They turned out to be a group of Christians from Syria who had fled the bloody civil war, packing their bags and boarding a beaten down mini-van. They described losing family and friends, hearing anti-Christian slogans shouted by the Free Syrian Army, watching Christian churches and shops being bombed, and being afraid to take their children to services on Sunday.
At the end of our conversation, I asked the typical Western question: What can we do? I was expecting them to suggest sending money, helping them to get visas, or tell the American government to do more to stop the violence. All those points did come up, but by far the most common response was simpler: “Don’t forget about us.” Over and over, they said that the core reason they chose to leave Syria was because of a sense that they have been forgotten by the rest of the world and left to fend for themselves – that no cares about their fate, or is even paying attention.
As the most popular religious figure on the planet, who now wields a mammoth media megaphone, Francis is in a unique capacity to raise consciousness. Beyond his own comments on the issue, such as those he delivered Dec. 26, the pope could also explicitly ask Catholics around the world to join the effort.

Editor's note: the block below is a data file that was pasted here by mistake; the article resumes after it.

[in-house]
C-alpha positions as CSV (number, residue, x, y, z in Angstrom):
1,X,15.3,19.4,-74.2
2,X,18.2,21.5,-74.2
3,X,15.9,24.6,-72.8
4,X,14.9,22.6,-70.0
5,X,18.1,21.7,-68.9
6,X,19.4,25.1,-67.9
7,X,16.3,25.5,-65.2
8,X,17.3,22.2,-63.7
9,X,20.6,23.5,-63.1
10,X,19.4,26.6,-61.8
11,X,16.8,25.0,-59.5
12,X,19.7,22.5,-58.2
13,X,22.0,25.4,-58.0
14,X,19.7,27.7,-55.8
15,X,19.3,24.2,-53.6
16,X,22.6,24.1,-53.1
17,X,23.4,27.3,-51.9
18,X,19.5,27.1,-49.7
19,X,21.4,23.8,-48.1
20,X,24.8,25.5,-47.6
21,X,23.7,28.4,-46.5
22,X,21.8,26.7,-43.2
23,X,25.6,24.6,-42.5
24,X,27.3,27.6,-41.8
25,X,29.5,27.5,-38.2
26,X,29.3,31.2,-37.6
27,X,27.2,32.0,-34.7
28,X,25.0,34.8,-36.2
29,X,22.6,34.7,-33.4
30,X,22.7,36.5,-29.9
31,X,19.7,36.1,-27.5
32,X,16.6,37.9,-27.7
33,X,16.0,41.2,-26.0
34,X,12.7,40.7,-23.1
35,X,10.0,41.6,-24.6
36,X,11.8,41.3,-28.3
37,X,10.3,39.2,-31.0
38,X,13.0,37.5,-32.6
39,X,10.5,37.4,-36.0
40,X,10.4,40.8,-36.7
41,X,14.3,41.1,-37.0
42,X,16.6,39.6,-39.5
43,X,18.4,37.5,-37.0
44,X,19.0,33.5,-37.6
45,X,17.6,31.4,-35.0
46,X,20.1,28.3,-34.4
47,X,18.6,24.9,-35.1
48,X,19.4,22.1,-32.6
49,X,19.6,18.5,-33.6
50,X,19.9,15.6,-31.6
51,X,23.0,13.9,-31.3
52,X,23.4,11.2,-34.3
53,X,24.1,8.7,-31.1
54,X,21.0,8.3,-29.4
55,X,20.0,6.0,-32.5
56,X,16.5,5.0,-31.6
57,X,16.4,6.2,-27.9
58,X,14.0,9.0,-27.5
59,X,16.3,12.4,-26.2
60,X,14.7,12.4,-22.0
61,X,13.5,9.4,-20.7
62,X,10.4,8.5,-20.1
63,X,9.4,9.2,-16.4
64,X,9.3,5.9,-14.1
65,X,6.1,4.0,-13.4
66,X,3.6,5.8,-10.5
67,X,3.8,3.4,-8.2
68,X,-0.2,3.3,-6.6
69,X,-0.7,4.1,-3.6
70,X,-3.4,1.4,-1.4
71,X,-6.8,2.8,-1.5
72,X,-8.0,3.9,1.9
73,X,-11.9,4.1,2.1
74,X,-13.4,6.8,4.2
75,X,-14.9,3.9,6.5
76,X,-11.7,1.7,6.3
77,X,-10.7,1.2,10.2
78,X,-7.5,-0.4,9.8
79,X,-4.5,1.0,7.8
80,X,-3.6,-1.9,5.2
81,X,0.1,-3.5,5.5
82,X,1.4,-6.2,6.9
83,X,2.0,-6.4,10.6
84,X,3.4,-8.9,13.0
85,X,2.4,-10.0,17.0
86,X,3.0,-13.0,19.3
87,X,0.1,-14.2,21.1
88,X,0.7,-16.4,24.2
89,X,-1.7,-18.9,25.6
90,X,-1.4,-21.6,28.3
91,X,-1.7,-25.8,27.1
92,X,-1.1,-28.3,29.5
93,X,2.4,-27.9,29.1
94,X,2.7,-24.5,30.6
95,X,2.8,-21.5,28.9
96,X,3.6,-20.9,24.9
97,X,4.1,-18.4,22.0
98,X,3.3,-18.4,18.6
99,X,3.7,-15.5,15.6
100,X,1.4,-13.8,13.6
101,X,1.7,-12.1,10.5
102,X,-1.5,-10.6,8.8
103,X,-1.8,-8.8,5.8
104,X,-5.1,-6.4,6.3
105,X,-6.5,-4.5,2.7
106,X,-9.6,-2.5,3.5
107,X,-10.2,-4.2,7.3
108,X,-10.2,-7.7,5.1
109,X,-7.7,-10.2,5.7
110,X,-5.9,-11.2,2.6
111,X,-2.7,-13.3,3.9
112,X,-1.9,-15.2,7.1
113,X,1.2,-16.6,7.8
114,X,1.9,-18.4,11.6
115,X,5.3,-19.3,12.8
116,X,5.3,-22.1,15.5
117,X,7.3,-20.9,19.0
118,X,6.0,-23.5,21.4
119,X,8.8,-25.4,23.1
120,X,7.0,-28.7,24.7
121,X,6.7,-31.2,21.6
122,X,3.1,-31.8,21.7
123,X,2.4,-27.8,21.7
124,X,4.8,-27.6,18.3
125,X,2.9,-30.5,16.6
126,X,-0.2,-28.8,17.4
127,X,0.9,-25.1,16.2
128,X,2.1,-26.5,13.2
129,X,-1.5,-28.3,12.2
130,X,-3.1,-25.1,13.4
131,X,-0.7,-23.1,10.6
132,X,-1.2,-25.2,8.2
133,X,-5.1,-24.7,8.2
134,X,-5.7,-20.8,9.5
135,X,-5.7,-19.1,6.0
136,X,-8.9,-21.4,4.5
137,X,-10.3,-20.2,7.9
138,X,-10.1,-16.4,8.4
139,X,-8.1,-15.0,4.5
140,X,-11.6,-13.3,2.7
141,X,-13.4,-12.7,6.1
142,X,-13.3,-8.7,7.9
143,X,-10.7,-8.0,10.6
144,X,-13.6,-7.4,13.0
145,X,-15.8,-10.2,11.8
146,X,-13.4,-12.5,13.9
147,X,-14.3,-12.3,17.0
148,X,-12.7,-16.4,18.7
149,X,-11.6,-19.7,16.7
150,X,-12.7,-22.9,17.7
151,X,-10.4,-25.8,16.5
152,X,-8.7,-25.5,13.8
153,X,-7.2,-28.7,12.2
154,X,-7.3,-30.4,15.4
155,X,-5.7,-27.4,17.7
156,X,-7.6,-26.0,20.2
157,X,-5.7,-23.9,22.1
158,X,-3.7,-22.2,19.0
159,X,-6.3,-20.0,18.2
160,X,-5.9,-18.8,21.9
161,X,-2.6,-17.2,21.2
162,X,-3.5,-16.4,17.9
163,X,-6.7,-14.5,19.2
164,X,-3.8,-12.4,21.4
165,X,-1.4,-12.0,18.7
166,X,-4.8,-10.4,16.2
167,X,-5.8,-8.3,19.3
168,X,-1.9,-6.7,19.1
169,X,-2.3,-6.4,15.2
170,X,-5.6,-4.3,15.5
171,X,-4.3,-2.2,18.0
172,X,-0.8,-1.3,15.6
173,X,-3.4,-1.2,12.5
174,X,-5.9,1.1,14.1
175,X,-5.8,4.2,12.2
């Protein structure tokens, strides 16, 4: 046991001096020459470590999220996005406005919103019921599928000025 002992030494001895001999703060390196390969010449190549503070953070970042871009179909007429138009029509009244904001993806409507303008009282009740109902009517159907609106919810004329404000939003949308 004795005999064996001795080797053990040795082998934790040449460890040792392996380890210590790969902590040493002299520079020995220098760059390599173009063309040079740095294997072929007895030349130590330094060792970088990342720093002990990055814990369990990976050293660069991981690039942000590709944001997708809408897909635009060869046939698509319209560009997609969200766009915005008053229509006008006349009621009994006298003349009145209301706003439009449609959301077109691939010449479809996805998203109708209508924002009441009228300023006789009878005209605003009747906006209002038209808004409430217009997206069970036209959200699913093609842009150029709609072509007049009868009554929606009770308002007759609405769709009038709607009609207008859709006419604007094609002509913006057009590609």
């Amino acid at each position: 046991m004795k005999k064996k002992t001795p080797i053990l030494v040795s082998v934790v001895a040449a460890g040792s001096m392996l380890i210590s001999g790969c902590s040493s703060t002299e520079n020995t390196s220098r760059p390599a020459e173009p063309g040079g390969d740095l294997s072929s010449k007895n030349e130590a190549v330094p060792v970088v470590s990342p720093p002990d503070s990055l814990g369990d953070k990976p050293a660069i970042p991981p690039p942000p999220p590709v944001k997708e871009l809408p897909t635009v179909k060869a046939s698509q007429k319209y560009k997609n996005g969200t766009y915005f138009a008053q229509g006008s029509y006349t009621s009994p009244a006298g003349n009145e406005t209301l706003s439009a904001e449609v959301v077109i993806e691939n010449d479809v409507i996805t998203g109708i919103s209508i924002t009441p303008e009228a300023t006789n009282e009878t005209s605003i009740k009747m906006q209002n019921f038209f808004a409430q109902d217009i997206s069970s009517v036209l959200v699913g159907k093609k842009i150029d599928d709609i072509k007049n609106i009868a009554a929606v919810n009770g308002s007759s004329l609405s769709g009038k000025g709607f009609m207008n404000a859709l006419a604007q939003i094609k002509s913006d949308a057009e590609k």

What might that look like? It might mean volunteering to lead an adult faith formation group in one’s local parish or congregation. It might mean volunteering to deliver a sermon on the subject during a Sunday service. It might mean asking a Bible study group or a Marian sodality to introduce a special prayer for persecuted Christians into their devotions.
It might mean writing a letter to the editor of a church newspaper, or to the leadership of one’s denomination, calling for greater attention to the issue. It might simply mean making a point of talking about persecuted Christians within one’s own spheres of influence, such as one’s school, neighborhood and workplace.
As hollow as it may sound, sometimes simply reassuring the victims of violence that their pain has not occurred in a vacuum, that someone is paying attention, can be enormously reassuring.
Promoting institutional relief
Francis could use his bully pulpit to promote the work of organizations devoted to humanitarian relief on behalf of suffering believers, such as Aid to the Church in Need and the Catholic Near East Welfare Association (CNEWA).